We all want to re-boot our economy even as we realize that the pandemic is still rampant. More than 130,000 Americans have died from COVID-19. Every death leaves a hole in someone’s family or someone’s heart.

We realize many businesses are just trying to survive 2020, focused only on the essentials. They need to be profitable… but also sustainable. They need to attract customers … but not risk their health. They need to keep employees … and keep them safe. They need to minimize or avoid additional expenses … that includes the costs of paying lawyers to defend a lawsuit, damages for a personal injury claim, costs for an OSHA investigation or increased workers compensation premium rates.

Being sued if a COVID-19 outbreak is traced to your business is a real risk, as cruise lines and nursing homes are now finding out. Why cruise lines and nursing homes? Because COVID-19 could be tracked to them. And science can track an outbreak to other sites, maybe including your business. The smart business will take steps today to protect itself from lawsuits in the future.

Before we get to those steps, let’s note that personal injury lawyers are not the only legal risk in this environment. Employers could also face workers compensation claims (and the resulting higher premiums), as well as OSHA investigations and sanctions. If your business requires a license from the state to operate, that requires your adherence to state and local laws including public health orders. In fact, if you violate public health orders, you could be required to reimburse the cost of correction incurred by the public health agency. If an outbreak is traced to your business and it was caused by your violation of public health orders, you might be picking up the tab for testing the entire community.

You can meet these challenges with a few simple steps that will put your business in a good position with regard to any of these things.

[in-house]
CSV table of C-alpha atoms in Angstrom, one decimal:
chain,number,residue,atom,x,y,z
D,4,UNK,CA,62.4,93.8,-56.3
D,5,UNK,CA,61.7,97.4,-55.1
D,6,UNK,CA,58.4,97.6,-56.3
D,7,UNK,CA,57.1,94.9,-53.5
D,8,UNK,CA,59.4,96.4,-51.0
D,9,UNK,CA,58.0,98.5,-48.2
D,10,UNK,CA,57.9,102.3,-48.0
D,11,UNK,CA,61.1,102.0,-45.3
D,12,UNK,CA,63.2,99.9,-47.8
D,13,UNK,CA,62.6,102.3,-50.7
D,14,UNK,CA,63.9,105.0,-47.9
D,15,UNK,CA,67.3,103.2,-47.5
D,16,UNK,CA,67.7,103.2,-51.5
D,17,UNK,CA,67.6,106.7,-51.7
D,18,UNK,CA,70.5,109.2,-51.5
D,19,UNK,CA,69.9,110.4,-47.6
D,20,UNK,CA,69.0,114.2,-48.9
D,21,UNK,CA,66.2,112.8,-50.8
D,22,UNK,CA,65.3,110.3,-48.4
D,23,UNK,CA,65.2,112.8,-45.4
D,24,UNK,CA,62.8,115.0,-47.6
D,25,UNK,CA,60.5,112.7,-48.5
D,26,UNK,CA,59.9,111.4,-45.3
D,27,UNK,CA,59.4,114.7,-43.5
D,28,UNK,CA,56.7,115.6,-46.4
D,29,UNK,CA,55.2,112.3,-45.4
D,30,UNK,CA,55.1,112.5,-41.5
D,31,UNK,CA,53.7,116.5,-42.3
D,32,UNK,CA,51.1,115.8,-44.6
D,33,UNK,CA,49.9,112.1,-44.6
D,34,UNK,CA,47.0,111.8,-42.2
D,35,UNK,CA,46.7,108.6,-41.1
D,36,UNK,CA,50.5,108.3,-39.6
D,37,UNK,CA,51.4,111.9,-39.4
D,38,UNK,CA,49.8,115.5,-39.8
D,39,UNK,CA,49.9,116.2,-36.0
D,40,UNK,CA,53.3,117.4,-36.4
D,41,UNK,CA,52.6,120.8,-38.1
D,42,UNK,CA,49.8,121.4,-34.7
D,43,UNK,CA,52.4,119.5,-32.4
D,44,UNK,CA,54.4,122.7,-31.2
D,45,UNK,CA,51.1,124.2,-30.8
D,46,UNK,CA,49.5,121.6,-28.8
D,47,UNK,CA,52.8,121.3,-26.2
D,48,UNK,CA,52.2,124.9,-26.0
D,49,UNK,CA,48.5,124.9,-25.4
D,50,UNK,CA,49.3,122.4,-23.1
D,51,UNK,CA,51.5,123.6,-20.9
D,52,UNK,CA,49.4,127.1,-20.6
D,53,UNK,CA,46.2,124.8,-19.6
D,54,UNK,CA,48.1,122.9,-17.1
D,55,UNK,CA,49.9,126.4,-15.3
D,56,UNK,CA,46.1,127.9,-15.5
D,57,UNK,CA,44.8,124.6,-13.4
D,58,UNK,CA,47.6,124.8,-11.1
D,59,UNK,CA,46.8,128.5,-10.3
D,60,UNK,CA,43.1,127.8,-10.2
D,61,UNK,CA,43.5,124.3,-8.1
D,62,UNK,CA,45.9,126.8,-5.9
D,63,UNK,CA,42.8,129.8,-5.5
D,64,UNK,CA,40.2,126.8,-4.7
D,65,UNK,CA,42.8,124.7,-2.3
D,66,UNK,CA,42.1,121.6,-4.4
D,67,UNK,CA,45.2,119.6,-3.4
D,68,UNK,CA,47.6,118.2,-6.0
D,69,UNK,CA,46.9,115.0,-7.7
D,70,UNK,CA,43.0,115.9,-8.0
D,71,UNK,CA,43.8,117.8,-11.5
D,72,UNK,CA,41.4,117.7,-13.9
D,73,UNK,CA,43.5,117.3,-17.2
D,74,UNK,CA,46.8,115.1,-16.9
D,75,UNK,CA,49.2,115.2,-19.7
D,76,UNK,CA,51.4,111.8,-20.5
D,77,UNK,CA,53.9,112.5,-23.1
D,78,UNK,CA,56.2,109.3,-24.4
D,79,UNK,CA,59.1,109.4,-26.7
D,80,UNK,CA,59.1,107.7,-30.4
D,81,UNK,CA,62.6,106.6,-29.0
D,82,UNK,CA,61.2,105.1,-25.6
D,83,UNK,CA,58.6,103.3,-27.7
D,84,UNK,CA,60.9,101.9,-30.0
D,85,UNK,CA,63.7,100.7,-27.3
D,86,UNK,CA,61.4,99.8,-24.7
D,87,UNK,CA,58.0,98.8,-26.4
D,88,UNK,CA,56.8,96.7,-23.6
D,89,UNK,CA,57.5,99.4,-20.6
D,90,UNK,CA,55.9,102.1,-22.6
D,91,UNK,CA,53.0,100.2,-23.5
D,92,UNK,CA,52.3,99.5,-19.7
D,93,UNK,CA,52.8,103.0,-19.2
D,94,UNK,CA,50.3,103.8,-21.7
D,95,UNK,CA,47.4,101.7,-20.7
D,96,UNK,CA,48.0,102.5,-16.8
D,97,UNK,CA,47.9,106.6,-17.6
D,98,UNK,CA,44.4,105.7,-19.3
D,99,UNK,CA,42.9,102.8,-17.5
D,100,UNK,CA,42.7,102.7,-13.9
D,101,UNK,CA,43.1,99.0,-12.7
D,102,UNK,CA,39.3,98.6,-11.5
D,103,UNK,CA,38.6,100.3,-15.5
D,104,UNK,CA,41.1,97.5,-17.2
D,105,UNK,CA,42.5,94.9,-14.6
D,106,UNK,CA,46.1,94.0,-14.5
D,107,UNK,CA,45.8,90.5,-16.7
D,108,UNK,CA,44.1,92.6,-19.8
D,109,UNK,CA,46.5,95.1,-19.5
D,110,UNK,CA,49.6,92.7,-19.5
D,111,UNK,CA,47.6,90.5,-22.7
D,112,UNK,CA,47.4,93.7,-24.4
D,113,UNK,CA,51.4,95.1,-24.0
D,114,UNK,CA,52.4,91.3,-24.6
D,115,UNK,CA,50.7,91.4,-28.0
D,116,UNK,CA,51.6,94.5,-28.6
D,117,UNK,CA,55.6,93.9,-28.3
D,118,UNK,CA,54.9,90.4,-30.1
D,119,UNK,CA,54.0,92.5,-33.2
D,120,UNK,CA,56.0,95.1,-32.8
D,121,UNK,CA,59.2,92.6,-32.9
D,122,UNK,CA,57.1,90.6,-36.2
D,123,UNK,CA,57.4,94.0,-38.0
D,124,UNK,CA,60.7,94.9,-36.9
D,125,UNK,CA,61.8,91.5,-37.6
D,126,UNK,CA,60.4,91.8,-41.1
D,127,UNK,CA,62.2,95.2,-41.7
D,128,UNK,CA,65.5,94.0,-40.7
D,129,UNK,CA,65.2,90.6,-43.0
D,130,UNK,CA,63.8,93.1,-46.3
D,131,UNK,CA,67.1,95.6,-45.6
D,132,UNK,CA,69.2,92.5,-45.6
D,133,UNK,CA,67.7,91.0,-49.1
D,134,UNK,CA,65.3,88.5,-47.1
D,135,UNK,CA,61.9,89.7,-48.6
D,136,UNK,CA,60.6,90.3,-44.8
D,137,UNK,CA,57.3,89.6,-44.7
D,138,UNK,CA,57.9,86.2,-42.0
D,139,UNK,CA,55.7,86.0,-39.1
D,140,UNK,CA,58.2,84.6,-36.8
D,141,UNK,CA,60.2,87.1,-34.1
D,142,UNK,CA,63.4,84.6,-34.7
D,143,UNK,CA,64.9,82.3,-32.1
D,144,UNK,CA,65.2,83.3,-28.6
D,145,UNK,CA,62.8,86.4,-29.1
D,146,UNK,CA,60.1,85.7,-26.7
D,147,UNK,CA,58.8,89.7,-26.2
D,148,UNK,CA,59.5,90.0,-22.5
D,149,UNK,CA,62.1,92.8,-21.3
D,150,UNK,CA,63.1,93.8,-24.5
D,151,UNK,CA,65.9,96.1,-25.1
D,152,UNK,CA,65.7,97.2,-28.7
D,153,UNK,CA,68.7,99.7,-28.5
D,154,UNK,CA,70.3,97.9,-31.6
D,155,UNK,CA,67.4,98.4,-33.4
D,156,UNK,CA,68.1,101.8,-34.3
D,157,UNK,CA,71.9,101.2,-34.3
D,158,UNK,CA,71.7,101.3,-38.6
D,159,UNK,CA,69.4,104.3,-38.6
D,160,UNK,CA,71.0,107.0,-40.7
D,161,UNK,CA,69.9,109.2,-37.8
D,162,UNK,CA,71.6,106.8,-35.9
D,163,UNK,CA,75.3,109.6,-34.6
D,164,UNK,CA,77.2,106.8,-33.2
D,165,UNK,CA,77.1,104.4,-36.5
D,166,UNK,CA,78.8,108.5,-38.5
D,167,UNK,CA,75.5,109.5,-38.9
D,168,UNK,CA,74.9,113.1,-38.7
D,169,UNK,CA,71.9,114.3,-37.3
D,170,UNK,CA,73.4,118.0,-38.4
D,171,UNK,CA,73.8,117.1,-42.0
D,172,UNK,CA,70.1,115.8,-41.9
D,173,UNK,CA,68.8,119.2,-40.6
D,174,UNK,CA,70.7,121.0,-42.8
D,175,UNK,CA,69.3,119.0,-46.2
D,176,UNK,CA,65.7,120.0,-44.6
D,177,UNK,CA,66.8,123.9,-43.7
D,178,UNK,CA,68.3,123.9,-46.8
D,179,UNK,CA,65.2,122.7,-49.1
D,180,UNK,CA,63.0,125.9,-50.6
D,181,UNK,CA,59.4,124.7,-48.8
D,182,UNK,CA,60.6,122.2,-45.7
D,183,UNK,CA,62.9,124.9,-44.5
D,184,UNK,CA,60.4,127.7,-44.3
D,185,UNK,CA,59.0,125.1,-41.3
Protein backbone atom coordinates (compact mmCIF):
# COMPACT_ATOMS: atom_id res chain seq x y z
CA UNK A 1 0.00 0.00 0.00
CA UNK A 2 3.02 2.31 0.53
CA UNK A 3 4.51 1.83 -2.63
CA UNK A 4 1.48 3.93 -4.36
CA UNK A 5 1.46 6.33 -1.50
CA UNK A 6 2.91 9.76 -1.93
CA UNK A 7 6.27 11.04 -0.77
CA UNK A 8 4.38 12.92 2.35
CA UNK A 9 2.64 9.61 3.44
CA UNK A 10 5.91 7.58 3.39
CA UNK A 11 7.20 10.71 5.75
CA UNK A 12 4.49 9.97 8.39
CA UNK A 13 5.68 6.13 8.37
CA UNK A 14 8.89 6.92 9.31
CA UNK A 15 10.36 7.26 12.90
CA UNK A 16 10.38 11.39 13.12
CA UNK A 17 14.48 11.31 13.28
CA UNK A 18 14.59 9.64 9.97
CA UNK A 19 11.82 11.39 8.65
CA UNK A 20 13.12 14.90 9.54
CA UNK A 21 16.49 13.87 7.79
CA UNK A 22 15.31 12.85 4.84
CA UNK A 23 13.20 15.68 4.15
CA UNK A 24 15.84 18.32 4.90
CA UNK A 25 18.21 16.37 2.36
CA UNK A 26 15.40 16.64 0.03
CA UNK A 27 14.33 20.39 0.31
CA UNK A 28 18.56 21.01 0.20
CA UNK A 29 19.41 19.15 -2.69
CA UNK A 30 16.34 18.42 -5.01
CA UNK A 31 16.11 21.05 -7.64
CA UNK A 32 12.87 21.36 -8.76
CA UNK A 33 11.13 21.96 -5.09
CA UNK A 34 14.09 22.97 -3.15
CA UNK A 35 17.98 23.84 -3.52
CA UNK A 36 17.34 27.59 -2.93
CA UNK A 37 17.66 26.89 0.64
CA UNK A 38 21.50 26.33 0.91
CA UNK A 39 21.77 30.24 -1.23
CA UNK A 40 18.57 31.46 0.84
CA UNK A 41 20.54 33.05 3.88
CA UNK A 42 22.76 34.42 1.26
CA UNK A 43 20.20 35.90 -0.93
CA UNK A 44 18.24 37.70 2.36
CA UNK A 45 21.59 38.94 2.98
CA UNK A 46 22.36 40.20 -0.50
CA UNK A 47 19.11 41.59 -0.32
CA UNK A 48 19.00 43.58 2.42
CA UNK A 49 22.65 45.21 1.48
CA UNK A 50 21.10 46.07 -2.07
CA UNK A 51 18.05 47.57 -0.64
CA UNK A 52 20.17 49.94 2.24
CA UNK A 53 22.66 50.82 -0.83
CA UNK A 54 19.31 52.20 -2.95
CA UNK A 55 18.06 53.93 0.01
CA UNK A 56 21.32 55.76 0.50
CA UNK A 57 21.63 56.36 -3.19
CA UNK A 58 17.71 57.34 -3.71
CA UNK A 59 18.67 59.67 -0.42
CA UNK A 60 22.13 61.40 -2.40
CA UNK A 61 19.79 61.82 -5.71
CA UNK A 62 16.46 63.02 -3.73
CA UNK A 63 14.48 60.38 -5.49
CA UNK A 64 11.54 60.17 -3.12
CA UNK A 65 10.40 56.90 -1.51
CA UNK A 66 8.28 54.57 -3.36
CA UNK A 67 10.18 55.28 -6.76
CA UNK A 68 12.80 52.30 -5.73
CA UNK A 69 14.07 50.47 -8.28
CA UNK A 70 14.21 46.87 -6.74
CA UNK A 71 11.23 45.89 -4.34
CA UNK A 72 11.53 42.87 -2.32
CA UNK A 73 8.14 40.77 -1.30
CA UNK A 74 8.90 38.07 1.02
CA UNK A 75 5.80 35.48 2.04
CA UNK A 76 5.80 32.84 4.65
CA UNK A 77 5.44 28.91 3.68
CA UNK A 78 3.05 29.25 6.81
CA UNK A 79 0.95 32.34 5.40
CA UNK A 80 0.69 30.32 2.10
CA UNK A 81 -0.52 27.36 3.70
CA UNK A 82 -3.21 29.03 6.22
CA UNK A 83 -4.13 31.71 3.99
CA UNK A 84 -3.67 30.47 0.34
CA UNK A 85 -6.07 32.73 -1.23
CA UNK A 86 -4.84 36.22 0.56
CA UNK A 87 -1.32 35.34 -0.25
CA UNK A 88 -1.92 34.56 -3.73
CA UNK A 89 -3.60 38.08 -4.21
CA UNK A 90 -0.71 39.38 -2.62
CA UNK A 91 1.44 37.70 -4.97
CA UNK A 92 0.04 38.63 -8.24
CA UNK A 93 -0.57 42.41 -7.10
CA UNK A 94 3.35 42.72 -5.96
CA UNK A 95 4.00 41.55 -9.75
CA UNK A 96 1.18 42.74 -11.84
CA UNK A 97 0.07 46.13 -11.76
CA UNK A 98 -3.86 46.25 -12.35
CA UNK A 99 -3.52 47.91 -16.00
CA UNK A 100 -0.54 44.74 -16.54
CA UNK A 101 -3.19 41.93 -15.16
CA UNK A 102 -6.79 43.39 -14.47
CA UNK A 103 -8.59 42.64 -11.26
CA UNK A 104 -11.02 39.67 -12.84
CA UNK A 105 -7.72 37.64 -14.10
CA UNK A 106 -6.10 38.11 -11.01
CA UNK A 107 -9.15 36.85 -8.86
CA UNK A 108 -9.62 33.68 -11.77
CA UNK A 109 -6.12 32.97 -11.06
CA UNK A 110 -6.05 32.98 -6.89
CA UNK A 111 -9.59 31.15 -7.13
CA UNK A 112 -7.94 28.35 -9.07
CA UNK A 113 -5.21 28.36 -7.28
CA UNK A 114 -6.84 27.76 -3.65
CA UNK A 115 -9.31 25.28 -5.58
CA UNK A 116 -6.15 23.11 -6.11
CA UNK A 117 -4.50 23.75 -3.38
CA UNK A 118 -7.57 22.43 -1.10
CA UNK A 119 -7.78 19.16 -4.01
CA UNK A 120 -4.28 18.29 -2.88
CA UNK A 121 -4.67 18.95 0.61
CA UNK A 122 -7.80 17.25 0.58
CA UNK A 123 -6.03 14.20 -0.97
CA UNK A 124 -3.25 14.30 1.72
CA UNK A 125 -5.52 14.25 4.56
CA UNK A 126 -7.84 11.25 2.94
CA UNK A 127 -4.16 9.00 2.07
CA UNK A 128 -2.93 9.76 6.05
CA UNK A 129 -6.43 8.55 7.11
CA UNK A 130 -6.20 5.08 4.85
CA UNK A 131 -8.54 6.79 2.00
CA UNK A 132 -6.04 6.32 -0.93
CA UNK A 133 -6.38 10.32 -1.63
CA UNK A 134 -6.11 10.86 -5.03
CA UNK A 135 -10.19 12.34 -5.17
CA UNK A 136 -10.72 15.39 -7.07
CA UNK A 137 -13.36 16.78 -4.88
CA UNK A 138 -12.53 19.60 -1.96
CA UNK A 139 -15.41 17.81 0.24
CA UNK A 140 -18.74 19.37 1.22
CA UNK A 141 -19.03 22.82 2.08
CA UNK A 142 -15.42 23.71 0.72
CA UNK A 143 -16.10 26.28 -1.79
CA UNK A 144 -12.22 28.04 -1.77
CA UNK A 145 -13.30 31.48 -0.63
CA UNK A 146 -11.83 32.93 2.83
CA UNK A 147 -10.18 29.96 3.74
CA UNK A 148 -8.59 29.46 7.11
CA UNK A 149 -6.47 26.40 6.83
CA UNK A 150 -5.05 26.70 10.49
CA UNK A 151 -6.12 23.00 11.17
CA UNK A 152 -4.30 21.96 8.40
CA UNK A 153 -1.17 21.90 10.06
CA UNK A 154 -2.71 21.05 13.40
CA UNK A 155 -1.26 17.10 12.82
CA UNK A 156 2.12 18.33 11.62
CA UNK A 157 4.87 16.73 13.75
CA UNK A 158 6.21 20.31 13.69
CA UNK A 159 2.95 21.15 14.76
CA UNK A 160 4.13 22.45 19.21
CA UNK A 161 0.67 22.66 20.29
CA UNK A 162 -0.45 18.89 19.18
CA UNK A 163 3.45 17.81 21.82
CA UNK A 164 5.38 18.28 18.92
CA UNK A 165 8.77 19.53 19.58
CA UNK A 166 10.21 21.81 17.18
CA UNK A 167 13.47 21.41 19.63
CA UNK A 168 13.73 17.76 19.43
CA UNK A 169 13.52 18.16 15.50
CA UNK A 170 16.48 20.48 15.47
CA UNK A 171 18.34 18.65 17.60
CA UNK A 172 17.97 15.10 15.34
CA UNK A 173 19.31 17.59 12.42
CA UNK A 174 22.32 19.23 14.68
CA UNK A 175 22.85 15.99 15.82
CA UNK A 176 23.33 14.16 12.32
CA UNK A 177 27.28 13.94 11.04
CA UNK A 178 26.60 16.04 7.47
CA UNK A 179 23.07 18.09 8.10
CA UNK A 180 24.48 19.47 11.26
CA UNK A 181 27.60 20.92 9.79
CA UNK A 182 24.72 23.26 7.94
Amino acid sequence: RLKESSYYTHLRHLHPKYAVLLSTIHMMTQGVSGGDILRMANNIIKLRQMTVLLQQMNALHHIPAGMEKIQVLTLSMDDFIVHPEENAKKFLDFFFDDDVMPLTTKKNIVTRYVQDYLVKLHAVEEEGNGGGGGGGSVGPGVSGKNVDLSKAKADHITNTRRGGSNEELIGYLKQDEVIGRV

First, COMPLIANCE. Learn the rules and the state and local public orders that govern your business. See if there are best practices for your business. Comply with the orders and work to adhere to the best practices for your particular business. Talk to Mesa County Public Health (the health department) if you have any questions. They are willing to work with businesses to help them comply with public health orders.

Second, COMMUNICATION. Talk to your employees to get everyone on the same page. Tell your customers what steps you are taking for their safety. And do these things in writing.

Third, use COMMON SENSE to minimize the risk of you being the site of a potential outbreak. This will vary with the circumstances of your business, but consider social distancing, masks, sanitizing, and temperature checks for employees, having employees stay home and quarantine after traveling to hot spots to name a few. Send employees home if they are sick; it may leave you short-handed today, but it will also leave you open tomorrow.

We understand that these things are easy to say, and hard to implement it in the real world. It is not easy to confront a customer who — because of a personal or political or cultural perspective — refuses to cooperate. That is a tough spot, but the path of least resistance in the short term could lead to closure, and the loss of your employees’ jobs, in the long term. You as business owner get to make that call. Just understand that deferring to an obstinate customer is risking your employees’ livelihoods. On the other hand, taking reasonable steps can give you the upper hand down the road, even if the lawyers do show up. You are not responsible for being unlucky; you’re responsible for being unmindful.

As a public service, the Grand Junction Chamber of Commerce, the Mesa County Public Health Department, and The Daily Sentinel are sponsoring a series of six webinars to facilitate the safe opening of our local economy and protecting the variance we’ve received. Each webinar will be held on Wednesdays at 10 a.m., posted on the Chamber website, and summarized in this newspaper on the following Sunday. The foregoing is a synopsis of the first presentation concerning the legal issues businesses face with regard to COVID-19. It was presented by David Scanga and Steve ErkenBrack of Hoskin Farina & Kampf, P.C. The next webinar will roll out a rating system you can use to market your safety measures. Go to gjchamber/webinars to register.